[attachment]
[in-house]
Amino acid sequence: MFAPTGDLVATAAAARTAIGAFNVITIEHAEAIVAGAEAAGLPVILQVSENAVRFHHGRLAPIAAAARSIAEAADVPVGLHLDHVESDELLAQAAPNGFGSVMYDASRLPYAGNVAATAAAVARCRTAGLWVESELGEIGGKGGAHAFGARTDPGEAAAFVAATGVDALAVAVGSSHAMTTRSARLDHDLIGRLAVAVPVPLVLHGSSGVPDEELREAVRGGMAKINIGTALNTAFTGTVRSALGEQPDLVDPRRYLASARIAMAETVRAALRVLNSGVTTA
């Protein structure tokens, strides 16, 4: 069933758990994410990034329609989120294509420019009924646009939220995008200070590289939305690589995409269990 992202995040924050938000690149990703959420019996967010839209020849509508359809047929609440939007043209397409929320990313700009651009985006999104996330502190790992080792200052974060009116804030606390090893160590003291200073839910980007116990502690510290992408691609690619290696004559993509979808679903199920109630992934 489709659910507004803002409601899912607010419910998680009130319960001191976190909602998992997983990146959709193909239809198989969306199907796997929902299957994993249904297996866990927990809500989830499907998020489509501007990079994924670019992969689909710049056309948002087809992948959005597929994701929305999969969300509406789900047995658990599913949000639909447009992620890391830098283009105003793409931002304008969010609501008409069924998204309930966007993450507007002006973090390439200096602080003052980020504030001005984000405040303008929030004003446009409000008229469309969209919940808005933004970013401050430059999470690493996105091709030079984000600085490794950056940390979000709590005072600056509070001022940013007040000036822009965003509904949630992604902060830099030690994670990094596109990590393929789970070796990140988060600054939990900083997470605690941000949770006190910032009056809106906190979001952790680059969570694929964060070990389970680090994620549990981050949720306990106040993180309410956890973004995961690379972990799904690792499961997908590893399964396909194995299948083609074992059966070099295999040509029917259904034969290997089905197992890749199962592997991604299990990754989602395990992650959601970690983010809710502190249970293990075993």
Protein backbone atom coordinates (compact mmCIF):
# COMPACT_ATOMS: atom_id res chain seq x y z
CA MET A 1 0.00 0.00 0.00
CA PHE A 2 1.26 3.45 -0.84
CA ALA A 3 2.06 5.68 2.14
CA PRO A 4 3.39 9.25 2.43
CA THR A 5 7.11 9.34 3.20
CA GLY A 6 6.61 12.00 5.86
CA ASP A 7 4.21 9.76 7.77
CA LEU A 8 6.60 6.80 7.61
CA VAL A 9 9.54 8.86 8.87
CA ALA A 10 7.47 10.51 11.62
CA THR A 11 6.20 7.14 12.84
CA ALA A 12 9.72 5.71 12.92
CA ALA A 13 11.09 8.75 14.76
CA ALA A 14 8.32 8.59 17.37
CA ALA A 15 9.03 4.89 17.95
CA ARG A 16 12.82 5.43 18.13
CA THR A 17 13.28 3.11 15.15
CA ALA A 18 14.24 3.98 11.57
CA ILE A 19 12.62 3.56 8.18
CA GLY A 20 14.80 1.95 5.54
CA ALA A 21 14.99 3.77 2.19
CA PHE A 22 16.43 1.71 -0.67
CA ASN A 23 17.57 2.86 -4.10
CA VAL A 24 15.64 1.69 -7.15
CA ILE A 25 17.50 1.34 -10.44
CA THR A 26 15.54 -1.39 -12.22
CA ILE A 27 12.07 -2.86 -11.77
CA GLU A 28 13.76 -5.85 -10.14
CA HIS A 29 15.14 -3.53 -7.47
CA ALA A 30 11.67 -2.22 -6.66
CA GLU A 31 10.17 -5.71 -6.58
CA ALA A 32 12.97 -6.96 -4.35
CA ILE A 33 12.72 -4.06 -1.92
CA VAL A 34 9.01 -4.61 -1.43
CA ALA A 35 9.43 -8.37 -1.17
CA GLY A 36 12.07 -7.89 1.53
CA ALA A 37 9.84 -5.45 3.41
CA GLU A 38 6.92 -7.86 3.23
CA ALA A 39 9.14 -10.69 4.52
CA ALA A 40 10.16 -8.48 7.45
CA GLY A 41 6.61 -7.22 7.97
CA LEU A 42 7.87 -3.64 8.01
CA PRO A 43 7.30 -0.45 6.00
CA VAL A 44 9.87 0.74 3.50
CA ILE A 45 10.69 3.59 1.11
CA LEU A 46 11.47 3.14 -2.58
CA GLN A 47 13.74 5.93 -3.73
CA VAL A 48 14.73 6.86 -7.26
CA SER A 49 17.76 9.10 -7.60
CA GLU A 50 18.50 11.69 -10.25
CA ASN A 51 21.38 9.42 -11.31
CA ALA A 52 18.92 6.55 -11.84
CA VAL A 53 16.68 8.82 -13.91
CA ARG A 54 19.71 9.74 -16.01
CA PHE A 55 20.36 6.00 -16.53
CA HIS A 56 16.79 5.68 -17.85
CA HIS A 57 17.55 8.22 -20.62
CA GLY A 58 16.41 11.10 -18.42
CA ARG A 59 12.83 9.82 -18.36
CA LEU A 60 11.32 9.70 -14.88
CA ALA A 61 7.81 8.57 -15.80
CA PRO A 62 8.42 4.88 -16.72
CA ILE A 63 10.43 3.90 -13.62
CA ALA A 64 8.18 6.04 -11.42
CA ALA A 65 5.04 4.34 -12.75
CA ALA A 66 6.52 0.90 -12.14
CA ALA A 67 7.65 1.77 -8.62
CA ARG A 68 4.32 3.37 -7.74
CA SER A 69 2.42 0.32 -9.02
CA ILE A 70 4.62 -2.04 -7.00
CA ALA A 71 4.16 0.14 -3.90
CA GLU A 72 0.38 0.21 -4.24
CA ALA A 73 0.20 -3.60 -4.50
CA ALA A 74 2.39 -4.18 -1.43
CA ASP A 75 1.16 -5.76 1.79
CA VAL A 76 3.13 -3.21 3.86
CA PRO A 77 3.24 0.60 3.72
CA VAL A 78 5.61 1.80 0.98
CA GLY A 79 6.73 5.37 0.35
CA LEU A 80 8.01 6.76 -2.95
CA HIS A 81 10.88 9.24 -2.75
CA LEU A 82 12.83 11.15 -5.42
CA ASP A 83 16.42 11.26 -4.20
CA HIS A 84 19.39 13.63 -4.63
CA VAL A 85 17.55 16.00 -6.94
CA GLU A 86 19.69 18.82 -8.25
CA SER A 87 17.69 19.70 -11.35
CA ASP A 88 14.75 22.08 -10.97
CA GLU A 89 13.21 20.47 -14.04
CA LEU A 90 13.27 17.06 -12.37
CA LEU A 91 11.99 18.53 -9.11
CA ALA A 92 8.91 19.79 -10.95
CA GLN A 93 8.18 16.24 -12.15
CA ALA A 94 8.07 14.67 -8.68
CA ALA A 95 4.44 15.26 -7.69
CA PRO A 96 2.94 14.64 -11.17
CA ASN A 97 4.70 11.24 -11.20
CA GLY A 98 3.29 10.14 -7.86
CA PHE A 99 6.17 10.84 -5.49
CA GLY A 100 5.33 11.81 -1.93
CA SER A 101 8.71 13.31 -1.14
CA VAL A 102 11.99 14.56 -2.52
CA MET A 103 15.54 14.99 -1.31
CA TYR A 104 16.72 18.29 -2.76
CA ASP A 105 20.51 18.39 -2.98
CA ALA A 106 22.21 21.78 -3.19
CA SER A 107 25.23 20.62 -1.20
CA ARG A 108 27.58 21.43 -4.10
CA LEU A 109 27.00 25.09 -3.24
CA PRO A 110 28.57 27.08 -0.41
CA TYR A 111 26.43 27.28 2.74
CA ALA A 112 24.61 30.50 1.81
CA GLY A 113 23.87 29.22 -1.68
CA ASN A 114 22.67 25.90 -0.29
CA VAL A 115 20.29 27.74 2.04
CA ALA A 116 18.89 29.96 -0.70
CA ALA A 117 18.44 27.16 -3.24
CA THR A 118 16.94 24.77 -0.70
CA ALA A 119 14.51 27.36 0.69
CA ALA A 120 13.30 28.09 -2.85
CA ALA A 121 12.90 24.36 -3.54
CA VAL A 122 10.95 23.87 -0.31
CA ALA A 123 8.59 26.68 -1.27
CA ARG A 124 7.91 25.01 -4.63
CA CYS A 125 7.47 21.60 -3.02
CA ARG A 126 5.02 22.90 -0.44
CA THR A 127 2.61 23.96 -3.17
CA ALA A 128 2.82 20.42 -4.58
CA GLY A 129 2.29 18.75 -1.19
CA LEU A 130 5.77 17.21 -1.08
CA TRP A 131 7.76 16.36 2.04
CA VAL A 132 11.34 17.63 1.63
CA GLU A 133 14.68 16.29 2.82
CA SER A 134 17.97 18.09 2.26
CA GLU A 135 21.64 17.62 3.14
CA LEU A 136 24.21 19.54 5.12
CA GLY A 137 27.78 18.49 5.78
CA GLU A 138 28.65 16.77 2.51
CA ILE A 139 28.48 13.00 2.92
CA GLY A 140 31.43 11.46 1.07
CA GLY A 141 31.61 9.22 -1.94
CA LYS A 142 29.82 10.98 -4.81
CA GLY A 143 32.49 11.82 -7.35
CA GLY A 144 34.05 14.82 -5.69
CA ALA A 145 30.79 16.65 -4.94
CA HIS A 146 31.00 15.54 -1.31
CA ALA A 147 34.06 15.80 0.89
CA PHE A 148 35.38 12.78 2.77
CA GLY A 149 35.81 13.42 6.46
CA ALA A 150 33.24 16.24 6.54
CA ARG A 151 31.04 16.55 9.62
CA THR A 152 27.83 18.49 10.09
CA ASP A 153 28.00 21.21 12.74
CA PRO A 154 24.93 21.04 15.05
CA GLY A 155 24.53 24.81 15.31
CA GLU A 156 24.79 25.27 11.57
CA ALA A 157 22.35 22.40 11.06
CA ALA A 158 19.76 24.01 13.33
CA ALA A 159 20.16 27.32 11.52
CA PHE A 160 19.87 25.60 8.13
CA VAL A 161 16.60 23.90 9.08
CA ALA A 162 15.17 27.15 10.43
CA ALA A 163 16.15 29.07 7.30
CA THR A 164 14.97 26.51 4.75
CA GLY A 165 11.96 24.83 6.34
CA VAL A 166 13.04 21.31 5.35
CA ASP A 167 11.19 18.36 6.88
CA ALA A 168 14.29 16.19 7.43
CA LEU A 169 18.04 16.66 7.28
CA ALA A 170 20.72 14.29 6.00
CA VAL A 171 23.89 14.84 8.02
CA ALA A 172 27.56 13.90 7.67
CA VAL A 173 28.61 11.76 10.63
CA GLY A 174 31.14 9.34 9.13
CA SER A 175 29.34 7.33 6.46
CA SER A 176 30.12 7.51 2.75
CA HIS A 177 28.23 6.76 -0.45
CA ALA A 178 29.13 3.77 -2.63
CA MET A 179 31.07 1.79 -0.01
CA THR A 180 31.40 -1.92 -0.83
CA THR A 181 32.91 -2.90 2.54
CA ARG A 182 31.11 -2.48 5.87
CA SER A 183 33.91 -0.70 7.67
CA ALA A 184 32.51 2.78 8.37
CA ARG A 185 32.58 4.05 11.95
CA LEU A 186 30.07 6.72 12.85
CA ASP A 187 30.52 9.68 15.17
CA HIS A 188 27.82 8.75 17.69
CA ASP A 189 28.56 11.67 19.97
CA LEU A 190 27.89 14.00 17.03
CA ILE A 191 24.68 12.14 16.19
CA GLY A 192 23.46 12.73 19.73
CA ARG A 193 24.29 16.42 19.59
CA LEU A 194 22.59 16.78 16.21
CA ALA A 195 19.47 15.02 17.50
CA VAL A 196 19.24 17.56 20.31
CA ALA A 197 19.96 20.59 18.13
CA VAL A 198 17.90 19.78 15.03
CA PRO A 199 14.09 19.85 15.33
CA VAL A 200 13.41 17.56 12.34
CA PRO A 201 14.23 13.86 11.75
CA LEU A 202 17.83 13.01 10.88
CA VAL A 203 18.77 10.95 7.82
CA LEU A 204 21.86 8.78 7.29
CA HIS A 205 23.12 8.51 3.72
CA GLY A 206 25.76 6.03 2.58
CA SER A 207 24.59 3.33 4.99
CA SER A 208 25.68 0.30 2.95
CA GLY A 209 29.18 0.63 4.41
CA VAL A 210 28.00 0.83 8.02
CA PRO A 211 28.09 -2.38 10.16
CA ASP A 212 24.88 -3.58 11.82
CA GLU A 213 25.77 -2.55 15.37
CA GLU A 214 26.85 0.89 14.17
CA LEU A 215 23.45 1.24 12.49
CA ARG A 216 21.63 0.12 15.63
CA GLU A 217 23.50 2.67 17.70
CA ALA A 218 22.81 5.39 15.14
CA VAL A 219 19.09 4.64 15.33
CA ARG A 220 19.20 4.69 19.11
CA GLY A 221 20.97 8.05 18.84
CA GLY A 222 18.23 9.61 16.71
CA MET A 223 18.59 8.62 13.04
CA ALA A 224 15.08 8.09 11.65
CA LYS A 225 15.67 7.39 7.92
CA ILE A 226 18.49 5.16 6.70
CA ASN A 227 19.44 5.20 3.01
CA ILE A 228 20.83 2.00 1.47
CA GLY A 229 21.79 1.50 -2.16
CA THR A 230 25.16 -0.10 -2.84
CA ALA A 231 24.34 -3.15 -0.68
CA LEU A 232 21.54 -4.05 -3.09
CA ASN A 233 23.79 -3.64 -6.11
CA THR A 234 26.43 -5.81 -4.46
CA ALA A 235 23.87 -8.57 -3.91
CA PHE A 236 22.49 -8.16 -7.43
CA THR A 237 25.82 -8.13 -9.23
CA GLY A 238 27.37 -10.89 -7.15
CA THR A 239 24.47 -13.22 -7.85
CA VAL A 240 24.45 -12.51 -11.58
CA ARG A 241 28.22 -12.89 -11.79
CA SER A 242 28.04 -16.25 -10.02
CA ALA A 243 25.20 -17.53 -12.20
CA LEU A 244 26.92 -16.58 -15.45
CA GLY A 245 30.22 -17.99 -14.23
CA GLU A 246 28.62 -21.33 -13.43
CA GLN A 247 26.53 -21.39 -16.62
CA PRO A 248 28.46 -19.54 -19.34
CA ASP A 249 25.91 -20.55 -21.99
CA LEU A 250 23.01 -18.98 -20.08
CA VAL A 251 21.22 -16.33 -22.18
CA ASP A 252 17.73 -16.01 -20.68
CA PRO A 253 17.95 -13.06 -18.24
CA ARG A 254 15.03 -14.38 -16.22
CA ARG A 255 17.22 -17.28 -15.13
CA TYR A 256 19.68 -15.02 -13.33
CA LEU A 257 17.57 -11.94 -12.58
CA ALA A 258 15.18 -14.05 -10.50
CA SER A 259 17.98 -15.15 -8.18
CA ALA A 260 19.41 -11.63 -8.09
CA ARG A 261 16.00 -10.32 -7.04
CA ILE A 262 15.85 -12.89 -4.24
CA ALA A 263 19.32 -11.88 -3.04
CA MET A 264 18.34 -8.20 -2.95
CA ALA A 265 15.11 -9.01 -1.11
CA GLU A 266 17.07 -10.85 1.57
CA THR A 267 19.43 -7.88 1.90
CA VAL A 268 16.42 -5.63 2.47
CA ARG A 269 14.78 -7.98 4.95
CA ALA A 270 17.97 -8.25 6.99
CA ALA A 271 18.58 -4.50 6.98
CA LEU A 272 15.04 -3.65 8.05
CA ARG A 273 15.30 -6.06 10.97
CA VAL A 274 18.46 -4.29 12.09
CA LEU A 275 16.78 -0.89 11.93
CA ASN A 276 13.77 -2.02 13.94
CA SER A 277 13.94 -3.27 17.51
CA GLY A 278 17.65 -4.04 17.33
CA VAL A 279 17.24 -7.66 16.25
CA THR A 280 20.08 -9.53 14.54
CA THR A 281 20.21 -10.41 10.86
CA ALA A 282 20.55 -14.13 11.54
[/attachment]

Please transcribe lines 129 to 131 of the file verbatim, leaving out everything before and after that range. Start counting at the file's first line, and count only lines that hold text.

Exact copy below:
CA ARG A 124 7.91 25.01 -4.63
CA CYS A 125 7.47 21.60 -3.02
CA ARG A 126 5.02 22.90 -0.44